Diversity isn’t a new topic, but we all found ourselves at the centre of many discussions about it in the last few years. From #BlackLivesMatter, #LoveWins, #MeToo, and now #StopAsianHate, we are made aware that there’s more to it than creating a new department in a company. There has also been a lot of research and studies driven by various brands stating that diversity is no longer a compliance measure but a necessity.
Sure, there is awareness and acknowledgement of the need for diversity and inclusion. However, I don’t think anyone, not even organisations nor governments, has figured out the best way to approach it yet. We have identified the needle in the haystack and now we need to find out how to move it.
“But all these started in the US, what does it have to do with someone who lives on the other side of the world?” Well, a lot.
It affects us more than we think, way beyond geography, race, religion, gender, and age. There is still some work to be done but the conservative Asia Pacific region is starting to show positive signs of how people and organisations can encourage and drive change across the region. This isn’t an issue we leave to the authorities to sort out but is rather something we, as individuals, must collectively and actively deal with. Moving the needle is a pressuring task that we eventually have to face. Much like the rest of the region, we’ve just crossed the starting line. Being a part of the creative and communications industry, we somehow hold responsibility for this task.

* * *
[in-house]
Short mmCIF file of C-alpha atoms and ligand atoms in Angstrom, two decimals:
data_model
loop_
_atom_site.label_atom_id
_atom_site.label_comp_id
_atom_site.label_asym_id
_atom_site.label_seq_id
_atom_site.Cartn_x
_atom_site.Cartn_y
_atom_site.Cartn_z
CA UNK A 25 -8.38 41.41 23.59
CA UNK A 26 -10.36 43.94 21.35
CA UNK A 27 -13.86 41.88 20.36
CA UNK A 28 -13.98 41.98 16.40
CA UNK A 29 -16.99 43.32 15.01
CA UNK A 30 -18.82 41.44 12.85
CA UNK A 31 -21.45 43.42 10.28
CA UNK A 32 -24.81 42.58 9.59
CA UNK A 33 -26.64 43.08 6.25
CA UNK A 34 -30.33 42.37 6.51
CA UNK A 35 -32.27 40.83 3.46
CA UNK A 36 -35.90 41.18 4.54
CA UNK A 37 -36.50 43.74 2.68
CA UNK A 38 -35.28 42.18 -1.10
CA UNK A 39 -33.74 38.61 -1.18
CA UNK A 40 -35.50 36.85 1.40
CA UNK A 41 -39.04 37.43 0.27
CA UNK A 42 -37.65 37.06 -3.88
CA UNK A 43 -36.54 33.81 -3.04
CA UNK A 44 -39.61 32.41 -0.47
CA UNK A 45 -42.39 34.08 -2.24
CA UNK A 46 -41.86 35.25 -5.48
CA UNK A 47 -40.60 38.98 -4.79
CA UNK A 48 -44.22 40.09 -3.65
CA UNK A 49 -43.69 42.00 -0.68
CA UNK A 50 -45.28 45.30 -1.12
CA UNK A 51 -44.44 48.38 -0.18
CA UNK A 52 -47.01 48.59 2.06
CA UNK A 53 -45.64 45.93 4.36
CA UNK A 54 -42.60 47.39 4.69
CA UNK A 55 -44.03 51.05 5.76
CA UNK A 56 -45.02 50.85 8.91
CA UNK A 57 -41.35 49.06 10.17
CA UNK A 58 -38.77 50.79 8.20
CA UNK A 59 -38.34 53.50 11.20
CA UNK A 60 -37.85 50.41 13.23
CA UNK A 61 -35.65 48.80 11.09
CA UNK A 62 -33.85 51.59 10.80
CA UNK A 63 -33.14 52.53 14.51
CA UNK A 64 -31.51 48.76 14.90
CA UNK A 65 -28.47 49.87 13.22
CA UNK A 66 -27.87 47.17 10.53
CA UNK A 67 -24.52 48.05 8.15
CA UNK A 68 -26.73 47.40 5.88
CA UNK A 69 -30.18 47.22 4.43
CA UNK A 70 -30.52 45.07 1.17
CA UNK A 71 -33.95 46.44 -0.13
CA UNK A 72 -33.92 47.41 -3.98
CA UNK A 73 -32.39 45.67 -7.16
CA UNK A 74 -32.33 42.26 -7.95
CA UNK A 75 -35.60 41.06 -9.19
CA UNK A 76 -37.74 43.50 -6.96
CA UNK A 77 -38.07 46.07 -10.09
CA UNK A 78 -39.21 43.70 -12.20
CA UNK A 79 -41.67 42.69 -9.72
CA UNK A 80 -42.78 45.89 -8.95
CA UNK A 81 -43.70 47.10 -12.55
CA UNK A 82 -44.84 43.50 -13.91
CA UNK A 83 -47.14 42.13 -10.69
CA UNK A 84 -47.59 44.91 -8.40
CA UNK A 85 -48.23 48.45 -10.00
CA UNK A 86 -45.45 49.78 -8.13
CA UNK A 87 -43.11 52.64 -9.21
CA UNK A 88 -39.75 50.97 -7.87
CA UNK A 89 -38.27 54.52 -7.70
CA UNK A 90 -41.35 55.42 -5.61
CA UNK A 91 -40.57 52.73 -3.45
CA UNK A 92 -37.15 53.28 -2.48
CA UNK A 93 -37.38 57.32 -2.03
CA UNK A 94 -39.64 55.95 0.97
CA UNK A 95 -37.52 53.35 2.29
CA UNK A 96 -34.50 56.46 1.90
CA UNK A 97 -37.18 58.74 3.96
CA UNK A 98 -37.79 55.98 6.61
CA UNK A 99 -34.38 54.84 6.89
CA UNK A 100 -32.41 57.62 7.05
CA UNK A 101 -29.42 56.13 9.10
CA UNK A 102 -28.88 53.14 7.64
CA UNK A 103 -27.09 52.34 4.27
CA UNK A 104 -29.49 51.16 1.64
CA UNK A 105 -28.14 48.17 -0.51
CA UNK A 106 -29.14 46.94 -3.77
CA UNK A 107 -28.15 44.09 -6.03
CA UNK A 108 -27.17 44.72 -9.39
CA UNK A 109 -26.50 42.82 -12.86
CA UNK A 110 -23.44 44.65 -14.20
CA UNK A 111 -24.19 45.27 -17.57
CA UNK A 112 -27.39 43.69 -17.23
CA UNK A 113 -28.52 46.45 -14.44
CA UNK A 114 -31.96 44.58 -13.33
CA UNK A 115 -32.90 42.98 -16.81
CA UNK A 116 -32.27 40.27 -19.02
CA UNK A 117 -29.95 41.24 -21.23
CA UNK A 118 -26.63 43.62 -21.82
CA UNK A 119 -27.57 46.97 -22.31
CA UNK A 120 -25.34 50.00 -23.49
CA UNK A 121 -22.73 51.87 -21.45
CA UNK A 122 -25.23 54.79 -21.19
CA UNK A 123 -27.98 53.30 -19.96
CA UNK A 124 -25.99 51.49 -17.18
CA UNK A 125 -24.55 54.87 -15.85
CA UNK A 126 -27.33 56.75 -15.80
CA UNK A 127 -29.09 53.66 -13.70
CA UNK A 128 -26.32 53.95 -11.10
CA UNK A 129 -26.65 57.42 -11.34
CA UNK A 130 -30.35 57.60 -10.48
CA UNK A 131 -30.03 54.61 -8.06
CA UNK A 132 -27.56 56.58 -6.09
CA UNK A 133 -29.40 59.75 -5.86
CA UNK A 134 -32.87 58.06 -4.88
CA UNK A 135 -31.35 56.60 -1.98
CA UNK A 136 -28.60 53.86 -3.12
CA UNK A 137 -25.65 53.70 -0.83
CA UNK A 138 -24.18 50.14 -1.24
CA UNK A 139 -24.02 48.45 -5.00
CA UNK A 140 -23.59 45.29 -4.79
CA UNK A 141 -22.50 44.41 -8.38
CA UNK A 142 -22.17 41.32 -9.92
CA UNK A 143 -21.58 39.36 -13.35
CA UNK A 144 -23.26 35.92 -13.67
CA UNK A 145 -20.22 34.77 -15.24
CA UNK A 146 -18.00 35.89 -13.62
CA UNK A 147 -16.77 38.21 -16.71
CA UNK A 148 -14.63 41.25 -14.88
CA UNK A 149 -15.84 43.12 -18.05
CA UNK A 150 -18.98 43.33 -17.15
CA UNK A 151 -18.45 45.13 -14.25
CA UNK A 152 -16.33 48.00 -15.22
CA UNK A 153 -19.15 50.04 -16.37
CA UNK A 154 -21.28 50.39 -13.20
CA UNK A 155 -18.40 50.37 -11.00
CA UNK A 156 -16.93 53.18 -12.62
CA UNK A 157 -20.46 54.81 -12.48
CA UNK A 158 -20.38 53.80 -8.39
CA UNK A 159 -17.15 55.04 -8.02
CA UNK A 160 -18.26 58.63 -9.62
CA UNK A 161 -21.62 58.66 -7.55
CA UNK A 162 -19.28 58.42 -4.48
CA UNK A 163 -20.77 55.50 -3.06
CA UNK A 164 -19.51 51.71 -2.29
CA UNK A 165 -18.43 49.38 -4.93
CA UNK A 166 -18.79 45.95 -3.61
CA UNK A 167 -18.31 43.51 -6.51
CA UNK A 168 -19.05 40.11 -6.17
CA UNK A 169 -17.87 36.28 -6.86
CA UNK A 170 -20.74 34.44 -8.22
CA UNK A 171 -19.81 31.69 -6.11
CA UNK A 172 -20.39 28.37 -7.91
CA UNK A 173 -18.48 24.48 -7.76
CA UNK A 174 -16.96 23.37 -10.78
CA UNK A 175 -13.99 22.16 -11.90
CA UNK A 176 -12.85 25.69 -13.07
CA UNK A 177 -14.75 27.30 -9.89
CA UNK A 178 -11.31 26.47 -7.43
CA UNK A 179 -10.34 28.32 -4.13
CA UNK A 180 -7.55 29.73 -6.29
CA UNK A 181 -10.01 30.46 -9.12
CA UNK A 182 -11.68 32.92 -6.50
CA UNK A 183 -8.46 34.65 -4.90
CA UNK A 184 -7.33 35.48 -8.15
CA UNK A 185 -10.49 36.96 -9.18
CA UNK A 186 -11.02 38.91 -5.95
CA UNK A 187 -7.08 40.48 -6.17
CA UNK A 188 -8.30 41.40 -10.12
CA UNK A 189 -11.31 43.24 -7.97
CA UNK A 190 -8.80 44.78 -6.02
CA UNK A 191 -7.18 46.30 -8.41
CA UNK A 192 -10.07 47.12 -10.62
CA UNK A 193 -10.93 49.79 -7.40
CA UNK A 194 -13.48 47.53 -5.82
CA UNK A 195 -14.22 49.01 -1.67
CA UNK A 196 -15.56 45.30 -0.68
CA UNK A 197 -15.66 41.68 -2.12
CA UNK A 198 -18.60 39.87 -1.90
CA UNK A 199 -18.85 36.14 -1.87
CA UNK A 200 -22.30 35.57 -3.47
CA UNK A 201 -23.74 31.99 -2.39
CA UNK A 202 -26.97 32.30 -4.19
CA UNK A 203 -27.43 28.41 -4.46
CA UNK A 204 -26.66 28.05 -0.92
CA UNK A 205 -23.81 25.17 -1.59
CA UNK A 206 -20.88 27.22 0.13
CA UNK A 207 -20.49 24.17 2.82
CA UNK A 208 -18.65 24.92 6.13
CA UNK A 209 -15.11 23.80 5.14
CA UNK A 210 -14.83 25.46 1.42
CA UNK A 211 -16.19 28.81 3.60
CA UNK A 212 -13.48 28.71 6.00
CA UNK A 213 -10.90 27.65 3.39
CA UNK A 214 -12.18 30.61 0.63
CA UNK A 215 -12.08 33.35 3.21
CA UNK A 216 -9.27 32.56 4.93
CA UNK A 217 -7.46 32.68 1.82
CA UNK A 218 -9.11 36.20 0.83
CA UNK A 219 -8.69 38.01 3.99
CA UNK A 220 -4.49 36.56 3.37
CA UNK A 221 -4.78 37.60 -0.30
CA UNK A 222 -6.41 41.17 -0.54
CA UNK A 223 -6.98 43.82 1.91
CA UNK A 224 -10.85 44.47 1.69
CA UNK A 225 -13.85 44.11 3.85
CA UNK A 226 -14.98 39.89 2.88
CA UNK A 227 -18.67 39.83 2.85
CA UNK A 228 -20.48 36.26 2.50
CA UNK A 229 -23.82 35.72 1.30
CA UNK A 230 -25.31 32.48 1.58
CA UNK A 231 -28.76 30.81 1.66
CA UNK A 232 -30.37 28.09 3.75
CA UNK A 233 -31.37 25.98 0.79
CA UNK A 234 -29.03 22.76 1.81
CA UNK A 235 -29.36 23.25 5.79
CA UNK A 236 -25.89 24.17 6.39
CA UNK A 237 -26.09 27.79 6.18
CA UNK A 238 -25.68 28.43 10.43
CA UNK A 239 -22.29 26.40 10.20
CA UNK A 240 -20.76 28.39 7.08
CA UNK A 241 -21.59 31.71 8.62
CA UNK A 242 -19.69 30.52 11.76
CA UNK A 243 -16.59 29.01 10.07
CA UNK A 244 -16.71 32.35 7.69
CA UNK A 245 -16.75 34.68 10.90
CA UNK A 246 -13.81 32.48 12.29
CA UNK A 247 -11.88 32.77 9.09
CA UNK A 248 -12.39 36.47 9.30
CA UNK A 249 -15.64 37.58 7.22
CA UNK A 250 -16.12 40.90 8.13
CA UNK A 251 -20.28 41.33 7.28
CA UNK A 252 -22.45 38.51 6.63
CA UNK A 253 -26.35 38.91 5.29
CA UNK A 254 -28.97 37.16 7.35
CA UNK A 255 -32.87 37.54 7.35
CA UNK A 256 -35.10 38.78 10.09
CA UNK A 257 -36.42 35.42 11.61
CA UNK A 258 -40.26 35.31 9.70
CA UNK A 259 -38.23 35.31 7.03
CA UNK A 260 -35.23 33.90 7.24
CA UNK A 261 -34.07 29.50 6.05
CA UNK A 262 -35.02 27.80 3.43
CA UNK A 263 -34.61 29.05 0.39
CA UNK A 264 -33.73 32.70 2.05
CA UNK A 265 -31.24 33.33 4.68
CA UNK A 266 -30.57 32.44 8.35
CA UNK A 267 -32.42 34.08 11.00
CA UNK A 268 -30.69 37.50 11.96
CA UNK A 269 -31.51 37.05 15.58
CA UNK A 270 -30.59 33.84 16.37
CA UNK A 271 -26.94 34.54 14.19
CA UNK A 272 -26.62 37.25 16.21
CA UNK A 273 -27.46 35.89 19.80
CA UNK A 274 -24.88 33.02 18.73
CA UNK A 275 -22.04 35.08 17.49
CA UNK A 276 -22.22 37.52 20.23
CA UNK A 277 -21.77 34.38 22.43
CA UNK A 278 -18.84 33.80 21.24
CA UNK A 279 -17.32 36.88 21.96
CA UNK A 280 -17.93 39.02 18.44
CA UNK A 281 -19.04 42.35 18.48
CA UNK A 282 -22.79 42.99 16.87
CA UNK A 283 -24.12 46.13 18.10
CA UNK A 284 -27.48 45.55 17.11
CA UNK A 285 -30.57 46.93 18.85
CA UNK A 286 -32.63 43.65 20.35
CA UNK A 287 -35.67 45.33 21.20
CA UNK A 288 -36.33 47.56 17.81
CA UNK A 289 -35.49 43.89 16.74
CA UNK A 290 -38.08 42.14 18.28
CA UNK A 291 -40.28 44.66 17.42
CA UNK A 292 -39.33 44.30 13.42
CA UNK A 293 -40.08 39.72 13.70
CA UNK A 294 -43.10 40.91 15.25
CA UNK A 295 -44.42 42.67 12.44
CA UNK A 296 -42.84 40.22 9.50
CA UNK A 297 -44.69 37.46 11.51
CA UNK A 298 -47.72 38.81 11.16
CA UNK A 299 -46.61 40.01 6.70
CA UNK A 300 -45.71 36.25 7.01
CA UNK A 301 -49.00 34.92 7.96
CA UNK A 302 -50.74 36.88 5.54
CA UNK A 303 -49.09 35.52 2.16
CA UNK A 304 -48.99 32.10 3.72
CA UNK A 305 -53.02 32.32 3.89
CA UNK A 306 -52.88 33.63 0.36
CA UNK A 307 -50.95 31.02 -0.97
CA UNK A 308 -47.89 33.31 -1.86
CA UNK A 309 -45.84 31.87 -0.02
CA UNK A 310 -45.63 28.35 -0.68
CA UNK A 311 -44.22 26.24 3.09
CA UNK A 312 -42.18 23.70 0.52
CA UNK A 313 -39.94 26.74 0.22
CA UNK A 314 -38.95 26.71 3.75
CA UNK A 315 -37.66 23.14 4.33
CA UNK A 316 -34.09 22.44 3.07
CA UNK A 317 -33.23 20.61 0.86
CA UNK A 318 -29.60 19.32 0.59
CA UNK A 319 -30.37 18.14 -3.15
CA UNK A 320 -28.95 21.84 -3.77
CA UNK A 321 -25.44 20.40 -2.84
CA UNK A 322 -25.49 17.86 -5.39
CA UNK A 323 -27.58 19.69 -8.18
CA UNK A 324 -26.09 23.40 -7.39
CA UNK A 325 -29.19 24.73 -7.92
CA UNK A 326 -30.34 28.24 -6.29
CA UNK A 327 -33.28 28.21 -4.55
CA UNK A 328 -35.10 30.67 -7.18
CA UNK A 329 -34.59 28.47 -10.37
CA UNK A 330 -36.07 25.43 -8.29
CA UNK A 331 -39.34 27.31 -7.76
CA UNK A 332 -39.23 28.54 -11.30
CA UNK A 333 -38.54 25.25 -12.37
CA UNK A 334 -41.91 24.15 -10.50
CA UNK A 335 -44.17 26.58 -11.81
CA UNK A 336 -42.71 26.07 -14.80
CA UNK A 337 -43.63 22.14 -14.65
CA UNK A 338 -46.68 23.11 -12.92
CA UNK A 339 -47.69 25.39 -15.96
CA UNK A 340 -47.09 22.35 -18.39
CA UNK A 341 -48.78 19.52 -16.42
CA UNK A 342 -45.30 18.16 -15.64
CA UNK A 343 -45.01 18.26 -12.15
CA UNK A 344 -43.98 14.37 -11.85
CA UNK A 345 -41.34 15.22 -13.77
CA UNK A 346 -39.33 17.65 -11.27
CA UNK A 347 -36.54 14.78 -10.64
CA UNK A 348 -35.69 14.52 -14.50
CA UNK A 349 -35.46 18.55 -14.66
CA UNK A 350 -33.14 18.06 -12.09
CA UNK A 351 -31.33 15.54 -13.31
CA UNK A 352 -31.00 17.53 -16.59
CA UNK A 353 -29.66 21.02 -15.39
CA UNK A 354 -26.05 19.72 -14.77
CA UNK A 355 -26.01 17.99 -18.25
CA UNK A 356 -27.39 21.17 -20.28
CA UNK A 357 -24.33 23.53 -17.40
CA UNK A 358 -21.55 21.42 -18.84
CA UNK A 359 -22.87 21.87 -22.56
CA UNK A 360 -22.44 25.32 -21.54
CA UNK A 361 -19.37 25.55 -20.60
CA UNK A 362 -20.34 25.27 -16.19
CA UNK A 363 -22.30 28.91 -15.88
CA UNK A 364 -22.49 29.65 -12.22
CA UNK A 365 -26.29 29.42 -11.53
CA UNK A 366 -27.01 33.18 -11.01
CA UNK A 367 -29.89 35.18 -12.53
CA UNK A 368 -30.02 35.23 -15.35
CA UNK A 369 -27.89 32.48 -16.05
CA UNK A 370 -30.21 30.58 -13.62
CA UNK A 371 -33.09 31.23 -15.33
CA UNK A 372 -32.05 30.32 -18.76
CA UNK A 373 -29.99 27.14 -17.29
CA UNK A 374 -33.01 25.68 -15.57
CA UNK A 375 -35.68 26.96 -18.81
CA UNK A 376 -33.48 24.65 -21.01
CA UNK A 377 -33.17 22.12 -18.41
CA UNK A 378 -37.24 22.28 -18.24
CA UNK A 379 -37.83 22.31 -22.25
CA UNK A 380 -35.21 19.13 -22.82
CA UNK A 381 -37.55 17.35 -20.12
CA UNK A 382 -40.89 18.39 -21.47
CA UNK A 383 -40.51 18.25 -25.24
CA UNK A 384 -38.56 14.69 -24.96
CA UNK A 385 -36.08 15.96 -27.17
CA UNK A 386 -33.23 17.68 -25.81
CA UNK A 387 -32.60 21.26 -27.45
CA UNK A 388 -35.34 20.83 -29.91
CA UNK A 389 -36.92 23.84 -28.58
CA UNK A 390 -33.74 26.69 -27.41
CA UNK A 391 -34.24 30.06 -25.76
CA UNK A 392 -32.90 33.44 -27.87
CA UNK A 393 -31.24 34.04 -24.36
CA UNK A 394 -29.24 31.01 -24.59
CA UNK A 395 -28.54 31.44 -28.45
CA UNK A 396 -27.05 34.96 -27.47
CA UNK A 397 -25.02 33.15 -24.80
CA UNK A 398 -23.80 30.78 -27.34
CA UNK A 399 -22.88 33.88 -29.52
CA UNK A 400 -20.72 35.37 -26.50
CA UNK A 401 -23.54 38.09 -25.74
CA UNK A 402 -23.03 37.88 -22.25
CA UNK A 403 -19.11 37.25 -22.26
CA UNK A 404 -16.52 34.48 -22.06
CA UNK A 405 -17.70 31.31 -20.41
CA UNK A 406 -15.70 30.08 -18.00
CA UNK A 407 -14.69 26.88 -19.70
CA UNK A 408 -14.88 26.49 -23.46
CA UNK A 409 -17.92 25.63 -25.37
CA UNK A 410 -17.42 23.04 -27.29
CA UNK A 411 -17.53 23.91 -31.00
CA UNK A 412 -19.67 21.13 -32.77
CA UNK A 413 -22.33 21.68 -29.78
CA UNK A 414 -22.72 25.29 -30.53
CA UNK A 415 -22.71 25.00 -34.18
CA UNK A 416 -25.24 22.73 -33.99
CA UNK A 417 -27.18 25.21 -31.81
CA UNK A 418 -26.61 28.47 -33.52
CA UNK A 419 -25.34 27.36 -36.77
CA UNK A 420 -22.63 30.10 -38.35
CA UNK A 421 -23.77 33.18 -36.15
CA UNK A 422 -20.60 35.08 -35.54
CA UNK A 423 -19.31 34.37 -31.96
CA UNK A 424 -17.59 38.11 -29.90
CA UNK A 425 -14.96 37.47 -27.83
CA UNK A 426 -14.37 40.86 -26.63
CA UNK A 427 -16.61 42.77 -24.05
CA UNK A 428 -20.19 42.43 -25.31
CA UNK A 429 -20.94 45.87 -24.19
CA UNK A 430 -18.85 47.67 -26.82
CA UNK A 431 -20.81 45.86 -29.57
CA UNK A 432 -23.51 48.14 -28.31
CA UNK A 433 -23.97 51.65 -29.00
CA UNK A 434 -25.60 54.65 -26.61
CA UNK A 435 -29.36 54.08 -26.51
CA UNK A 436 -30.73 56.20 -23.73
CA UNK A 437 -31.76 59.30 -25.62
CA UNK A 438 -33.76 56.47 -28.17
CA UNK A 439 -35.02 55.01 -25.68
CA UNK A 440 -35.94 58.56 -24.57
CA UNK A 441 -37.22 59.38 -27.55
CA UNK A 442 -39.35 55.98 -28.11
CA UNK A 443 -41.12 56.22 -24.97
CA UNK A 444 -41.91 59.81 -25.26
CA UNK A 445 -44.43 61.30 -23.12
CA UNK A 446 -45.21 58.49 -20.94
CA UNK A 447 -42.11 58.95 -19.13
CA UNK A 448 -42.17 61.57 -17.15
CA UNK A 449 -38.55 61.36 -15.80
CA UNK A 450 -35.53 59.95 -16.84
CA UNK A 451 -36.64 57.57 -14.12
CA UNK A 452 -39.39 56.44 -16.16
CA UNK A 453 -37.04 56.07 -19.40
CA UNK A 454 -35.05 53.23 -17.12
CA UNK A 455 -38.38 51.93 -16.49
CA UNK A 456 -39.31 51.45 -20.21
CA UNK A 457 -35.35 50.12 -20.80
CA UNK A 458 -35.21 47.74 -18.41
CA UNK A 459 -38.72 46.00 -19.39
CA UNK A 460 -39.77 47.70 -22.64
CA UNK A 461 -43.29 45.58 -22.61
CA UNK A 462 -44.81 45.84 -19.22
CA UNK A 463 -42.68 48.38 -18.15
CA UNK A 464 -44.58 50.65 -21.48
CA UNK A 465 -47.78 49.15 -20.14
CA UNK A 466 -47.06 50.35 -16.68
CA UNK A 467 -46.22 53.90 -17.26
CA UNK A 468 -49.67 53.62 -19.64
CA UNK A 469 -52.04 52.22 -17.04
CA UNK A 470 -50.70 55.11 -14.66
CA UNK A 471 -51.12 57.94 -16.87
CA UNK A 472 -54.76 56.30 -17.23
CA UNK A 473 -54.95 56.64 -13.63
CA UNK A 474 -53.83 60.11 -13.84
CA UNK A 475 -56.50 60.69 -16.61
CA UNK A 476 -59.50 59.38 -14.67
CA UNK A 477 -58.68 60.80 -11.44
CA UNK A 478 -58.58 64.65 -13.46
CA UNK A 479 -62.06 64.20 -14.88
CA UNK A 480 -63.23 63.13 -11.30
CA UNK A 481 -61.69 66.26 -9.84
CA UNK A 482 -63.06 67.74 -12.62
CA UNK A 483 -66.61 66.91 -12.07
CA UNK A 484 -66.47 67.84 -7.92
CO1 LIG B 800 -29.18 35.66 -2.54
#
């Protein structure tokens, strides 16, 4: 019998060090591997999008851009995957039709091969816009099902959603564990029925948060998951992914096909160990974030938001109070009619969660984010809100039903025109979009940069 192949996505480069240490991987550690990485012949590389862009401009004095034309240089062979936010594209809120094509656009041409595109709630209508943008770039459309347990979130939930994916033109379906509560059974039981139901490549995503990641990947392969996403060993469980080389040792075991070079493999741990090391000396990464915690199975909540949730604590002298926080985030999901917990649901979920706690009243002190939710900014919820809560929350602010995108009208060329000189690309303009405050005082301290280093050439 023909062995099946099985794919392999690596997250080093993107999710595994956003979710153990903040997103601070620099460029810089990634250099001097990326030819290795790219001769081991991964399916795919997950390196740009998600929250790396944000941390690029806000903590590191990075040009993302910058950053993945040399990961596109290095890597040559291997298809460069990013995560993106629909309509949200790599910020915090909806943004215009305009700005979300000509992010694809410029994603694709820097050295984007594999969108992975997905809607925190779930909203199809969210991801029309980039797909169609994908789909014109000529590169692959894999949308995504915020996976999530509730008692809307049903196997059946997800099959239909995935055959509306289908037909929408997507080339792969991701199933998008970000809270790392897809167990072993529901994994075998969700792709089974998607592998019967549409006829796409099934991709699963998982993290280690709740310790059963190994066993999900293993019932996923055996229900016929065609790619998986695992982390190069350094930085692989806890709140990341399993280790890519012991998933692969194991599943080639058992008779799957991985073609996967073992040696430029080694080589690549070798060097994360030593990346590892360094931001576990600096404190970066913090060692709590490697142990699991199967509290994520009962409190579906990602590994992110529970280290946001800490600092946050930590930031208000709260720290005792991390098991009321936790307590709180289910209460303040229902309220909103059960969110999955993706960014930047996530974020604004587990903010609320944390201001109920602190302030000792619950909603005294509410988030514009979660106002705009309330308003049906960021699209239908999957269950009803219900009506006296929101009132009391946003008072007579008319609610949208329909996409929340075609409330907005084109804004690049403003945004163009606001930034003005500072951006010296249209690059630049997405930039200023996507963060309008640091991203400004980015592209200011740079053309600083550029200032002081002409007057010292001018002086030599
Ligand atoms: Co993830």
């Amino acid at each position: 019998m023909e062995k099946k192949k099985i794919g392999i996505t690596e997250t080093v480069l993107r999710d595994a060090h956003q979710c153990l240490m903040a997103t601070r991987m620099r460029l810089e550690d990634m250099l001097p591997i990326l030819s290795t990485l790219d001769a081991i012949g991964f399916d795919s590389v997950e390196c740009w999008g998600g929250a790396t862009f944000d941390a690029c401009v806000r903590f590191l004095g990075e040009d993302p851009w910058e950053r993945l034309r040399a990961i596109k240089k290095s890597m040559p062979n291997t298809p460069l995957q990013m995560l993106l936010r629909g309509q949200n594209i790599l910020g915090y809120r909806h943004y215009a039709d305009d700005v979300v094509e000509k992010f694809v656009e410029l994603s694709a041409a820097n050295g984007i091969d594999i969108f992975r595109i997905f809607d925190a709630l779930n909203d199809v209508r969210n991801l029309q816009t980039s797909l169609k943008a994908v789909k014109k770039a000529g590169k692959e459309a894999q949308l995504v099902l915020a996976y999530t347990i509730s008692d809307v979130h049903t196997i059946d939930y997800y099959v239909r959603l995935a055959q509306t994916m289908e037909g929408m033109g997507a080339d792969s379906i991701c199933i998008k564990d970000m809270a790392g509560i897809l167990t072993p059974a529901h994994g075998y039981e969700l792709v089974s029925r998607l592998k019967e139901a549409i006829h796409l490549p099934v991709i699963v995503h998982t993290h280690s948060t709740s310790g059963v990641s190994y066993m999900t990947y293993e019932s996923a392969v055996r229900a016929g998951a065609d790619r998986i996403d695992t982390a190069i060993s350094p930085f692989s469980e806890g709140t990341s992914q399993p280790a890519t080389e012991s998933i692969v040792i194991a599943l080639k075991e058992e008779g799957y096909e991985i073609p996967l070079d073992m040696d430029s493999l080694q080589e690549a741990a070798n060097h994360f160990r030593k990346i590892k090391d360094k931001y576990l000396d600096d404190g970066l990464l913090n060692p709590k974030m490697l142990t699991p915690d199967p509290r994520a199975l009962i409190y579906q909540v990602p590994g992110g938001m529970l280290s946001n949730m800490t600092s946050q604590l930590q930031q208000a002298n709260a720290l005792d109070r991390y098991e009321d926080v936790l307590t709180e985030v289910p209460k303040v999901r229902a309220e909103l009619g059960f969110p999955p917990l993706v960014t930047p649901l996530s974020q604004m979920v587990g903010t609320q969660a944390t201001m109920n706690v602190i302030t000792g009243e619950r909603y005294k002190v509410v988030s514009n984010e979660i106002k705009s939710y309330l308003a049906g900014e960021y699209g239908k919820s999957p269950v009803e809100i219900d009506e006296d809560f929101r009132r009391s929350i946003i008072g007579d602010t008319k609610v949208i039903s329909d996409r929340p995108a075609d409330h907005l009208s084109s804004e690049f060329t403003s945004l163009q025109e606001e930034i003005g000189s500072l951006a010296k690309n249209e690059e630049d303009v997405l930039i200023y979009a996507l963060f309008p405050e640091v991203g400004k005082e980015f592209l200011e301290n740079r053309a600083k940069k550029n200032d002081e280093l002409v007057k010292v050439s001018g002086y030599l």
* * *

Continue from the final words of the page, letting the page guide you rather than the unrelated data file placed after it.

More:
Here are some ways we can tackle the discomfort:
1. We have to unlearn what we know
Growing up in a conservative Asian household for most of my formative years, I have become used to keeping by the rules and exposed to a certain “path to success”. Respect and being polite can sometimes mean not speaking up. Much like you, I am unlearning and relearning. As soon as I started asking questions, things unravelled before me. What I thought was the norm wasn’t actually appropriate such as microaggressions and gaslighting, among others.
In our work, we are exposed to current affairs and our brand knowledge keeps us abreast of what is happening both within and outside of the industry. It may seem overwhelming but taking time to read, watch, listen and deepen our understanding is the first step. Introspection is also helpful; think about it as checking our privilege. However, we also shouldn’t rely too heavily on our own experiences.
Talk to many and be attuned to their own unique experiences. Don’t generalise from the stories of one or two.
Be vigilant and approach with care, humility and a learning mindset. Unlearning what we know and what we are used to can transform our perspective. We know this so well as “agency people” – just like how there is no “one size fits all” commercial that makes the consumers want to buy your product, our approach to discuss diversity and inclusion should be the same.
2. Encourage difficult conversations
Part of the learning process is encouraging discussions. Businesses organise their diversity initiatives to create a space for conversations. We have avoided it for far too long because we found it uncomfortable and intimidating, even controversial. It is a challenging yet necessary step to establish trust and authenticity. Having a safe space and making ourselves available to listen, understand, empathise, and validate the people’s experiences shows a willingness to engage. Diversity and inclusion isn’t a one-off trend, it shouldn’t be an afterthought. It should be an integral part of the organisation. That said, don’t expect the discussion to end.